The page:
The Rubio comeback

The momentum from Cruz’s finish tonight puts him into strong contention for second place in New Hampshire. Polls taken in New Hampshire over the past week have found Cruz around 12 percent, putting him a point or two ahead of the establishment pack. What’s more, New Hampshire Republicans say there is an opening for Cruz there. Though the state historically votes for a more moderate, establishment-style candidate, there is a sliver of the electorate to whom Cruz’s brand of conservatism would likely appeal. As of yet, no candidate has made any significant effort to win over these voters.

If Cruz decides to play hard in New Hampshire, a state in which he has heretofore spent little time, it could hasten the long-predicted head-on collision between Rubio and Cruz.

But the collision seems more likely to come in South Carolina, a state where both senators have devoted significant time and resources. Rubio’s team feels good about going up against Cruz in South Carolina, a state where Rubio has a strong team and the support of Representative Trey Gowdy, among the most popular conservative politicians in the state.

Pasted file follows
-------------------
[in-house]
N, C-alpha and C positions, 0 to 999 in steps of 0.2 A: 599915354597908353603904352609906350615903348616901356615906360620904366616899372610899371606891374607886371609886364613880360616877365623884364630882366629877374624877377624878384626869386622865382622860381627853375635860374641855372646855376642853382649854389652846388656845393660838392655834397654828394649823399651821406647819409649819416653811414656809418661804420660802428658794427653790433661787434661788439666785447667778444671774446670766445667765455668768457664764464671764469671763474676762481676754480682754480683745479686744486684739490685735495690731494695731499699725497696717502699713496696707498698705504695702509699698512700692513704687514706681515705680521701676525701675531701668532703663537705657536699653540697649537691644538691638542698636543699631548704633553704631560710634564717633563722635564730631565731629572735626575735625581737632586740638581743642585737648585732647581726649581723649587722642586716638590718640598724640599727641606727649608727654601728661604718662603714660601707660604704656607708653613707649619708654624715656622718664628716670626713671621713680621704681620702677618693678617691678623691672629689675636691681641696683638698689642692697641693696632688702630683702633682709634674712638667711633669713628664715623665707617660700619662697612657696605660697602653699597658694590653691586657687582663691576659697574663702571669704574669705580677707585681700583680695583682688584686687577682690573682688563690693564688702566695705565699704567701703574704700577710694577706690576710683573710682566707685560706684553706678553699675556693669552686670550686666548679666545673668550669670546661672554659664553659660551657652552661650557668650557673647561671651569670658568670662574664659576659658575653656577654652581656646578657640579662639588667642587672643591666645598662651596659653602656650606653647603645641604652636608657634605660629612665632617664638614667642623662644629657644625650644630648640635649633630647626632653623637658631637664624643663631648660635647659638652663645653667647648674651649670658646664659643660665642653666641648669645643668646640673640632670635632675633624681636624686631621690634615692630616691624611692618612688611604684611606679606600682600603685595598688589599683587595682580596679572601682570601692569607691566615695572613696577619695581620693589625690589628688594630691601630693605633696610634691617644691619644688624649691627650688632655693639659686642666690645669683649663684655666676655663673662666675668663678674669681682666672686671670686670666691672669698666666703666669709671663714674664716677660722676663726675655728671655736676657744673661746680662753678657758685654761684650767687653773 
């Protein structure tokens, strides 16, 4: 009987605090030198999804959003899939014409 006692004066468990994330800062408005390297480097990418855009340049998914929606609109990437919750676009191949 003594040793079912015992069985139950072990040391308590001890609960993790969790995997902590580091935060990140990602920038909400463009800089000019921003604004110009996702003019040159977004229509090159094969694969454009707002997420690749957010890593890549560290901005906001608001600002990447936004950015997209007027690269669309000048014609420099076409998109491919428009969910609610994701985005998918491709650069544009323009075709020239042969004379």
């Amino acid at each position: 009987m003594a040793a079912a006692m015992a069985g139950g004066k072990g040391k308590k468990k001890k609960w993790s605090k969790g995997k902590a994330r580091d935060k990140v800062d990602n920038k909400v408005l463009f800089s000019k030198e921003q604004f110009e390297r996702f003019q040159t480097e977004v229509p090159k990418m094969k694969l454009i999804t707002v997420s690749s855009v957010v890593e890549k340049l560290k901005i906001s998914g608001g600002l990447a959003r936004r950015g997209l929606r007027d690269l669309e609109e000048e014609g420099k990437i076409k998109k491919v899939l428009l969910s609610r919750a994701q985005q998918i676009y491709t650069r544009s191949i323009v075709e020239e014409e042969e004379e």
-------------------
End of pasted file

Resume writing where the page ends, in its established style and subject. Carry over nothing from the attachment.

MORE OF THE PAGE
What is certain is that Rubio will be fending off attacks from all sides. The campaign acknowledges that the amount of money the super PAC supporting Bush, Right to Rise, has spent attacking him — the Rubio campaign says $20 million; Right to Rise says it is less than that, but declines to provide a specific number — has dented him in the polls. And Bush is a particular, if unnamed, target of Rubio’s speeches.